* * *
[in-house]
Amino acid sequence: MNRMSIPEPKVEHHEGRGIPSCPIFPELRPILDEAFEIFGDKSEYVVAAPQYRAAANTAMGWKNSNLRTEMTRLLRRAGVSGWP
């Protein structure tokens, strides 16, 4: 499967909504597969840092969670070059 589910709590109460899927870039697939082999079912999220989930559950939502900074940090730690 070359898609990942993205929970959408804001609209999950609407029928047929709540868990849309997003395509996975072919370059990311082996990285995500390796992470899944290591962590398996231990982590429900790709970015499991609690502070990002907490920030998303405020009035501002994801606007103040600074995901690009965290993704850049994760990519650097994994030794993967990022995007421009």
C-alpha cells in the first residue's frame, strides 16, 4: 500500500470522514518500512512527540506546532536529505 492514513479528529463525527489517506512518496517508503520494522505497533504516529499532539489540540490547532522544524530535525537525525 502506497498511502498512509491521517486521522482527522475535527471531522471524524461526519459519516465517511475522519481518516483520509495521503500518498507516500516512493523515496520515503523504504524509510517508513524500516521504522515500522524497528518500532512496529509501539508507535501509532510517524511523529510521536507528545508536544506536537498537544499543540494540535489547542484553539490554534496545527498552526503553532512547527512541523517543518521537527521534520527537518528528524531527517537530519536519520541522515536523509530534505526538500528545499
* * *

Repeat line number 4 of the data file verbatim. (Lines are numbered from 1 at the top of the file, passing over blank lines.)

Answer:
C-alpha cells in the first residue's frame, strides 16, 4: 500500500470522514518500512512527540506546532536529505 492514513479528529463525527489517506512518496517508503520494522505497533504516529499532539489540540490547532522544524530535525537525525 502506497498511502498512509491521517486521522482527522475535527471531522471524524461526519459519516465517511475522519481518516483520509495521503500518498507516500516512493523515496520515503523504504524509510517508513524500516521504522515500522524497528518500532512496529509501539508507535501509532510517524511523529510521536507528545508536544506536537498537544499543540494540535489547542484553539490554534496545527498552526503553532512547527512541523517543518521537527521534520527537518528528524531527517537530519536519520541522515536523509530534505526538500528545499